Hangovers Hit Women More Often Than Men

Study finds controlling for differences in alcohol consumption doesn't change finding

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HealthDay Reporter

WEDNESDAY, Sept. 17, 2003 (HealthDayNews) -- Women may not be just imagining that they don't hold their liquor as well as their male drinking partners.

A new study finds hangovers are more likely to hit women than men, even after controlling for differences in the amount of alcohol consumed by each sex.

However, both men and women with a family or personal history of alcohol problems are more apt to be affected by the aftereffects of alcohol, the researchers report in the September issue of Alcoholism: Clinical and Experimental Research.

To reach those conclusions, the researchers used a new measurement tool, the Hangover Symptoms Scale, which they hope will help quantify the effects of alcohol intake in future research.

Despite the prevalence of hangover, "it has been neglected and understudied," says study author Wendy Slutske, an associate professor of psychology at the University of Missouri-Columbia.

Her team evaluated 1,230 college students, all current drinkers, to find out how often during the past year they experienced the set of 13 symptoms described on the new scale. Besides fatigue, headache and dehydration, the list included vomiting, feeling weak and being unable to concentrate, among other symptoms. They also asked about a personal or family history of drinking problems.

Students were hung over between three and 11 times in the past year, typically. So Slutske says the good news is, hangover occurs rarely enough for most that it is unlikely to have a major ill effect on school performance.

But women had higher scores on the scale of symptoms than men, even after controlling for the amount of alcohol they drank.

Drinking behaviors between genders differed, they found. "Most of the men drank one to two days a week," she says. "The women drank less [often] than that."

"Men typically drank more than seven drinks per occasion," Slutske says. "Women typically drank four or five."

"If a man and a woman drink the same amount of liquor, the woman is more likely to develop a hangover," she says.

That's not surprising, given that women generally weigh less and can handle less alcohol, she adds.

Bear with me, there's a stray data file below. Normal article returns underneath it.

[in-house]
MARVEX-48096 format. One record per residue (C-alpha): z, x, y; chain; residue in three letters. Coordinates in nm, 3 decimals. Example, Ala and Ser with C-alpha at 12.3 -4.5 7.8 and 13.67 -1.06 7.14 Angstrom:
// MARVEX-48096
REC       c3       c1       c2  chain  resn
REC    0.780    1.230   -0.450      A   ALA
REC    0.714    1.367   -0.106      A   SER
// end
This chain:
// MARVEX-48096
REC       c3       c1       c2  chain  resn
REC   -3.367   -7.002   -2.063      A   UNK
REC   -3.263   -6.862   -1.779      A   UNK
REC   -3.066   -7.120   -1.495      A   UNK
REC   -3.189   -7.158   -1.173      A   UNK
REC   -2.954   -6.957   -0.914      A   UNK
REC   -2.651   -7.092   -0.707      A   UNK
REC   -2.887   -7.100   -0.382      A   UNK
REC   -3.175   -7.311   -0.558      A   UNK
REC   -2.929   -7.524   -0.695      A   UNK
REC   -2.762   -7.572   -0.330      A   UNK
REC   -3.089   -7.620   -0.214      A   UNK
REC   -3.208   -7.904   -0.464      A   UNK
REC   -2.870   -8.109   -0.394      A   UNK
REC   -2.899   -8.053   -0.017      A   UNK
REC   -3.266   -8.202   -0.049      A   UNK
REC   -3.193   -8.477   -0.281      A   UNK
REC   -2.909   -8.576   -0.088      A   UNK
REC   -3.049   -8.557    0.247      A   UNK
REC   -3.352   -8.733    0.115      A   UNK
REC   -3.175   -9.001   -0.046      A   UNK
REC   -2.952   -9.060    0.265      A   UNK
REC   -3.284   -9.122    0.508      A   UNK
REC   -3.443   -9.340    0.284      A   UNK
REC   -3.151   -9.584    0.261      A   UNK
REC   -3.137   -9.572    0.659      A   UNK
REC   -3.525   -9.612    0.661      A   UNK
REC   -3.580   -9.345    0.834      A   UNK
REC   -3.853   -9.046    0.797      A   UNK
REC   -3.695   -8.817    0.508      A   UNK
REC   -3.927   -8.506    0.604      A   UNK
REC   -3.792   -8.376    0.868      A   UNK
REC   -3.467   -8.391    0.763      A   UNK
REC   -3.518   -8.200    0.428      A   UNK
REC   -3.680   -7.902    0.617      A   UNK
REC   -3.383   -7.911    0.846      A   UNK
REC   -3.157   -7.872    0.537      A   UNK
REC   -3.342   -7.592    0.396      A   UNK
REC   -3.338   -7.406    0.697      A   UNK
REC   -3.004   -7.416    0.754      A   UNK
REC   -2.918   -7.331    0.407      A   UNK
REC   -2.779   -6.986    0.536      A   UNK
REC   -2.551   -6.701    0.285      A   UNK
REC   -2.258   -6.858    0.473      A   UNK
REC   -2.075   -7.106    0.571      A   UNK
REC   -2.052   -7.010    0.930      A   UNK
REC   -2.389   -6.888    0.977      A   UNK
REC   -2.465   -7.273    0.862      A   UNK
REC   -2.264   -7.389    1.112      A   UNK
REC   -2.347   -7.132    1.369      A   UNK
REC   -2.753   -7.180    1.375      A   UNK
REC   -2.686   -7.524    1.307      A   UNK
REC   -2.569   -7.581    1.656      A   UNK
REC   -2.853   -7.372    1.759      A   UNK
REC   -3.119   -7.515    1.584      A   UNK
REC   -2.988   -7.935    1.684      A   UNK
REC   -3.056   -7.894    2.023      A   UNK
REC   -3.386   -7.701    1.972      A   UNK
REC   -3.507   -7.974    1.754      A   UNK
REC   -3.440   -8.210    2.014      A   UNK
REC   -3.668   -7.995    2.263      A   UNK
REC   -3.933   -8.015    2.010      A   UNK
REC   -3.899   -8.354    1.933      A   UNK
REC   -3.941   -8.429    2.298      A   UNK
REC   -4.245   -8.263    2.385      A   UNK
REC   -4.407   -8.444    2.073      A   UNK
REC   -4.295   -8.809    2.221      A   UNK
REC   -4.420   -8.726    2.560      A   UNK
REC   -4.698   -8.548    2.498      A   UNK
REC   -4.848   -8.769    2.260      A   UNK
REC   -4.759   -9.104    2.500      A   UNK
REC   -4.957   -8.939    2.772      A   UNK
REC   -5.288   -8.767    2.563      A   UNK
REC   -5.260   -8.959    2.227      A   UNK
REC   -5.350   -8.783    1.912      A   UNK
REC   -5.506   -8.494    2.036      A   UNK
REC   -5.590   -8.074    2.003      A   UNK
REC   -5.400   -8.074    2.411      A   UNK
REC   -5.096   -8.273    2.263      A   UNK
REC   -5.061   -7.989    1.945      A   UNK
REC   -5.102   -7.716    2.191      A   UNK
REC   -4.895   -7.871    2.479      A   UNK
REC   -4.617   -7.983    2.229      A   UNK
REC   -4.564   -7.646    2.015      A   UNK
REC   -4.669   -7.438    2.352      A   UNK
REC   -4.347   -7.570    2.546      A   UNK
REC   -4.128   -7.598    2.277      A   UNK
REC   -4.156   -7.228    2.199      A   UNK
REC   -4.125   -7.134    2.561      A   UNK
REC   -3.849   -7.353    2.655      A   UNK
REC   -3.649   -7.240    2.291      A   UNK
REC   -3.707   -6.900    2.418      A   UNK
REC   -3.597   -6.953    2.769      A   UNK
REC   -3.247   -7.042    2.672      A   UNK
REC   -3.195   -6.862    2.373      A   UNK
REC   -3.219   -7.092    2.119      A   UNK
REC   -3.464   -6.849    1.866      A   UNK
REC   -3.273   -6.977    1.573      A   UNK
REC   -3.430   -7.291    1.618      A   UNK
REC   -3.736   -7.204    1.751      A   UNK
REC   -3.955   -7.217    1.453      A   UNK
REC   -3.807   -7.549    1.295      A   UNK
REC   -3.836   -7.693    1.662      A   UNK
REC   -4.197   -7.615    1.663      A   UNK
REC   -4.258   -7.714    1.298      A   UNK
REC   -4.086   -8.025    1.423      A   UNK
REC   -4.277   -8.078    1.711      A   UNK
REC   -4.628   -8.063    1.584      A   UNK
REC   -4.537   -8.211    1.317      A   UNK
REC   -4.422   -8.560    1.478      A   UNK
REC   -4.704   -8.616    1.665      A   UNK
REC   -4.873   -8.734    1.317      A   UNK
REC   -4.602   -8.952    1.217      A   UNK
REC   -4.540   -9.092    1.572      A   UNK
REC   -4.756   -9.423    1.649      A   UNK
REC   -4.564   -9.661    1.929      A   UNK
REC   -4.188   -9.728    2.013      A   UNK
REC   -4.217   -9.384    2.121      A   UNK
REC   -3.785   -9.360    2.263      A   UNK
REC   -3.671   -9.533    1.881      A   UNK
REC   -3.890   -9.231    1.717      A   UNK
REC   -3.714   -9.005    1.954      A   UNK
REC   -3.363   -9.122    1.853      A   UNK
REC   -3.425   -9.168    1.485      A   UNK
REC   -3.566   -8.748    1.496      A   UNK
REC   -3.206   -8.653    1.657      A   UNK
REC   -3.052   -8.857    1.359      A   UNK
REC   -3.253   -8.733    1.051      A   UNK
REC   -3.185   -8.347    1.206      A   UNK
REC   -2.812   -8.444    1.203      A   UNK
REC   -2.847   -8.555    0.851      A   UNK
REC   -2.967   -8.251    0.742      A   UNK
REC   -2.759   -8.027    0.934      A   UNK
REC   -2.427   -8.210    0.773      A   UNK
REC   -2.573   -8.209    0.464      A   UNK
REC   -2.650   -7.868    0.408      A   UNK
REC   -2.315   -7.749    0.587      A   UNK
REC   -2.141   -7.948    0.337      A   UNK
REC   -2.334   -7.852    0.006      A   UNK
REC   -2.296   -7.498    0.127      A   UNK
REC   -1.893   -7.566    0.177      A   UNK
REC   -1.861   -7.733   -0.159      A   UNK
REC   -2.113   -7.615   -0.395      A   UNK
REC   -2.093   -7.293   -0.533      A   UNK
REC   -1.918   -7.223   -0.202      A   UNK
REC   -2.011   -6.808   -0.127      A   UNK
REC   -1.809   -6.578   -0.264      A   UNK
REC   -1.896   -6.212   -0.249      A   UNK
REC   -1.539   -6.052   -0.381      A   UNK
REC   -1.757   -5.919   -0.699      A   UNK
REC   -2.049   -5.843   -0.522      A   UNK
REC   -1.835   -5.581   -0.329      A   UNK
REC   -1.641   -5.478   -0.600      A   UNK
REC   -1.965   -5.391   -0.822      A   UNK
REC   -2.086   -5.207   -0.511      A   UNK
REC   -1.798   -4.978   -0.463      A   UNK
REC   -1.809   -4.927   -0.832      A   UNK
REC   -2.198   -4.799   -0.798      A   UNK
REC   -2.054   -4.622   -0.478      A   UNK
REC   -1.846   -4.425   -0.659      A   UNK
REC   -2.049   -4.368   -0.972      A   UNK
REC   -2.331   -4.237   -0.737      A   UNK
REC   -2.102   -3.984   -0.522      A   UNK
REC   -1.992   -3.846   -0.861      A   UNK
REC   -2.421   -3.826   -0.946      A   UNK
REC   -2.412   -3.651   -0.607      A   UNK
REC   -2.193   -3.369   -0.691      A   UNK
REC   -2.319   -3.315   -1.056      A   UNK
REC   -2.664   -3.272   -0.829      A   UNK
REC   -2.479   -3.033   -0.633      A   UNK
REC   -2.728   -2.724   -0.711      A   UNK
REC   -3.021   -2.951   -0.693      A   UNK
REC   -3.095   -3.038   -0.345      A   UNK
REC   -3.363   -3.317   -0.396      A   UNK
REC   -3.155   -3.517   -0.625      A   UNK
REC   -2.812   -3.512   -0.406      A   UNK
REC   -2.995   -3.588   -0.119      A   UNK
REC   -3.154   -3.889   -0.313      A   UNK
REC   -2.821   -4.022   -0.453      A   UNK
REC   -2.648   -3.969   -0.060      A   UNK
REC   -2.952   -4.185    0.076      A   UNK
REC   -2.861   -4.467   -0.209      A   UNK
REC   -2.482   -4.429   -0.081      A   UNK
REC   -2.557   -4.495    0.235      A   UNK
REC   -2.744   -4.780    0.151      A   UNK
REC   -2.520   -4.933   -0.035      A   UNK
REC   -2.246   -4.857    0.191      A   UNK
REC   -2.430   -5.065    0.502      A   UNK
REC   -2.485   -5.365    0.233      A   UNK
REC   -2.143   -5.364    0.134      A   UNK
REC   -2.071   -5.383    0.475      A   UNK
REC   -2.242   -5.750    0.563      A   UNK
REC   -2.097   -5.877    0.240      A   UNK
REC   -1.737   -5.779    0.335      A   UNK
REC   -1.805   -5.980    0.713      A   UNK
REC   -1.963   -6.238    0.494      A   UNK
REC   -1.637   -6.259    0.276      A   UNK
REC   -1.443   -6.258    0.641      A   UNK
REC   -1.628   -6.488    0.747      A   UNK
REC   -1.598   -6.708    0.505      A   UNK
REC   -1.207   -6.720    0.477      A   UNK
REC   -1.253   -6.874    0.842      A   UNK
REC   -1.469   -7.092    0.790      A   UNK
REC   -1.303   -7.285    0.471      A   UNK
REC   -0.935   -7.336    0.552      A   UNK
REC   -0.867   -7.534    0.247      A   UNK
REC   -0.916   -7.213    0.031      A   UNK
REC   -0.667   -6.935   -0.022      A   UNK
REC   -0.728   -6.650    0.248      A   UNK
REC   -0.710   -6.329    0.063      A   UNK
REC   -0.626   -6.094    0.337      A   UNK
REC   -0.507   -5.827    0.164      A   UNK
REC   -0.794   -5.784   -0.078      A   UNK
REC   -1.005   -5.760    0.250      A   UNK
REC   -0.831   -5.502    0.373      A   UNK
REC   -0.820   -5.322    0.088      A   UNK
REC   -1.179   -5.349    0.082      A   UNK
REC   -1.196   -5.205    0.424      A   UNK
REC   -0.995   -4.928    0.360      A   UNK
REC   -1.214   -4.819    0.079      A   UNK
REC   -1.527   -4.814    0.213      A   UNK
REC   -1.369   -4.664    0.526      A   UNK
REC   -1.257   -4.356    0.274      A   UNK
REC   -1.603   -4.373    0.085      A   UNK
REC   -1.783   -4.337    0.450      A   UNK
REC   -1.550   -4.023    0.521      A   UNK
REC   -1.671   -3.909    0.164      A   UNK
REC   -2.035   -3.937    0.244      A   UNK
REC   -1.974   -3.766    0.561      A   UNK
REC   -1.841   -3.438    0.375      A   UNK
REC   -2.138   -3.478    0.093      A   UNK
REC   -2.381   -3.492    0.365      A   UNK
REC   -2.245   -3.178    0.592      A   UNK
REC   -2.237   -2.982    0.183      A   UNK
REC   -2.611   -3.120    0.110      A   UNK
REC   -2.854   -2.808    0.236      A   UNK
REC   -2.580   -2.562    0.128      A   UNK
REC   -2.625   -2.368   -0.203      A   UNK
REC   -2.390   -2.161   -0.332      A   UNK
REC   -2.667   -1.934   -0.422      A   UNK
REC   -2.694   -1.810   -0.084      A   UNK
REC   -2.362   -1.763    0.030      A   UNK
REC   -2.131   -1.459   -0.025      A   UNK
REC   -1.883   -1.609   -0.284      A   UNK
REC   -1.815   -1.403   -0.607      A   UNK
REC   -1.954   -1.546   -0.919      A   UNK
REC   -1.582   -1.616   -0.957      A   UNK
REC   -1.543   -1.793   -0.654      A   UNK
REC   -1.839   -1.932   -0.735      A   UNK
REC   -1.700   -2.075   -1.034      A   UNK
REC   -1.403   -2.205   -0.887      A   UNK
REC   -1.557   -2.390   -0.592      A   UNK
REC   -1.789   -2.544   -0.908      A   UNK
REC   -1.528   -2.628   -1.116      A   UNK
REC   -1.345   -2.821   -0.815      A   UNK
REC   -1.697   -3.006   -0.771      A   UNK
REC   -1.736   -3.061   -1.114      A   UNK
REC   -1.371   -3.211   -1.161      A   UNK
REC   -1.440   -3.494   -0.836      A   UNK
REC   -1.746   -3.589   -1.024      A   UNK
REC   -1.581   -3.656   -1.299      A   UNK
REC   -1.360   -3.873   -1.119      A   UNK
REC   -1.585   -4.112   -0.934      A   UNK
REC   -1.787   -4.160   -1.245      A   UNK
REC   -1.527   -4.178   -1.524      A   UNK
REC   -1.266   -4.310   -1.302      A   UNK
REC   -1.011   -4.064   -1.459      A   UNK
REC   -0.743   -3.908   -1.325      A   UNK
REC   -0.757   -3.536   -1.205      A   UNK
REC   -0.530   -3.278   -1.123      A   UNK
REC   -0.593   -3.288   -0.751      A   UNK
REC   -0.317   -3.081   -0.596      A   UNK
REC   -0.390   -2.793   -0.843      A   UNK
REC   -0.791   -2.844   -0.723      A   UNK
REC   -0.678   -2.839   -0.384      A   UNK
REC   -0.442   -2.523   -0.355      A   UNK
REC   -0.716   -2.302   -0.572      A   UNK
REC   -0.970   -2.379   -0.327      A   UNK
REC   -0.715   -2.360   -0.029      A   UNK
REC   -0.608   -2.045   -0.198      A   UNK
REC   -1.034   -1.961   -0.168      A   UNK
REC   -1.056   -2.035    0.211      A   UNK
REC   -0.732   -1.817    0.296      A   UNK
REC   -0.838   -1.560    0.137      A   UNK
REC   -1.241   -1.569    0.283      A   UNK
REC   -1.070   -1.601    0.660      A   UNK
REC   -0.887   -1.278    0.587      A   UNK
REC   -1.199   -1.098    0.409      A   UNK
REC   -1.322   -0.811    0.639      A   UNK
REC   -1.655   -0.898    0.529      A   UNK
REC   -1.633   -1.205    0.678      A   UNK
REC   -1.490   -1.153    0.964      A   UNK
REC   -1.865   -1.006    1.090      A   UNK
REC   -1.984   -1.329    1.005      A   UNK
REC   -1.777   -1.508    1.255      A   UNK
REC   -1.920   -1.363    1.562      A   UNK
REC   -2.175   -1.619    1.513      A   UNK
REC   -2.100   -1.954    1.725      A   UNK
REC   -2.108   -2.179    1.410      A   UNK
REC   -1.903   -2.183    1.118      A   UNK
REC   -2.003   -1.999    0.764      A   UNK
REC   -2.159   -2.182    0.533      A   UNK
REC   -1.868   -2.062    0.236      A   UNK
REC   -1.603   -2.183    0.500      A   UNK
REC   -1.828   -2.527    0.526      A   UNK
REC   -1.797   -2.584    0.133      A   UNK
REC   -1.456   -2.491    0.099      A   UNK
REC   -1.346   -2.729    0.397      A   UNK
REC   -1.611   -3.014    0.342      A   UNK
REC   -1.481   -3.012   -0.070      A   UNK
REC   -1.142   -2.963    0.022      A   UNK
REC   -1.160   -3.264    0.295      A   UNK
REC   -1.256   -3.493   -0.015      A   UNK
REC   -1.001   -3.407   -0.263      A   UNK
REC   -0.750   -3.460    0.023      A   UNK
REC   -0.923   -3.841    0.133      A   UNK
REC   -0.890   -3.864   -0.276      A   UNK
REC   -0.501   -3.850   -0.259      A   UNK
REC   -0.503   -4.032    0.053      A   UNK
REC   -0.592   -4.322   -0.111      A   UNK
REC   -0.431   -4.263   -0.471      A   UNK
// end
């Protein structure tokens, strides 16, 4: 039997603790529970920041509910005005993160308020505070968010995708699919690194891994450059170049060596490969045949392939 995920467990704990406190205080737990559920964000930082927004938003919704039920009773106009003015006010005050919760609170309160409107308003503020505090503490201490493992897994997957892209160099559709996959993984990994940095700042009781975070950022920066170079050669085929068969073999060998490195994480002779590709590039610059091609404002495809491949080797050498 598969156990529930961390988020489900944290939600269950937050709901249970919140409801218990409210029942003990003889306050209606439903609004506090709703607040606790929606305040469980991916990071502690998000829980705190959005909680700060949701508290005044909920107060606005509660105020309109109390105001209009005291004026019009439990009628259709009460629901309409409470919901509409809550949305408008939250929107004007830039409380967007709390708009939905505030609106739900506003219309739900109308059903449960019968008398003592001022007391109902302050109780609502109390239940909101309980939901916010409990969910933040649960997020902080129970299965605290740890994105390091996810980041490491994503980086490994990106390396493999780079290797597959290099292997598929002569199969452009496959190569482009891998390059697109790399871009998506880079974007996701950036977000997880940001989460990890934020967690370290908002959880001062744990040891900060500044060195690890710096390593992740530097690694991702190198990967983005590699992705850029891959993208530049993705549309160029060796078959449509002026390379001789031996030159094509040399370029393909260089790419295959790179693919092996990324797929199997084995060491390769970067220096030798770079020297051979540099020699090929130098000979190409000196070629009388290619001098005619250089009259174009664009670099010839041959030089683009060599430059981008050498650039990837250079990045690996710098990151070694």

But even after taking into account the typical quantity of alcohol consumed, women were more likely to experience at least one of the many hangover symptoms.

Regardless of gender, those with a parent with a drinking problem or a personal history of drinking problems were also more likely to have a hangover even when the amount of alcohol was controlled for, Slutske adds.


"We're not really sure," she says. "It could be the hangover is part of what puts people at risk [for future drinking problems]. It doesn't seem to be the sort of deterrent you would think. The one way to get rid of a hangover is to drink. But I don't think that is what is going on in the majority of cases. There could be other explanations."

Meanwhile, the new scale wins the praise of another alcohol research expert, Mitch Earleywine, an associate professor of psychology at the University of Southern California, Los Angeles.


While there have been other questionnaires, he says, "this one looks like it will be more reliable."

In his research, he has also found that women tend to be hit harder by too much alcohol. "Women don't have as much of the enzyme that breaks down alcohol," he explains.

More information

For frequently asked questions on alcohol abuse, see the National Institute on Alcohol Abuse and Alcoholism. Read this Time article on women and drinking.

SOURCES: Wendy Slutske, Ph.D., associate professor, psychology, University of Missouri-Columbia; Mitch Earleywine, Ph.D., associate professor, psychology, University of Southern California, Los Angeles; September 2003 Alcoholism: Clinical and Experimental Research

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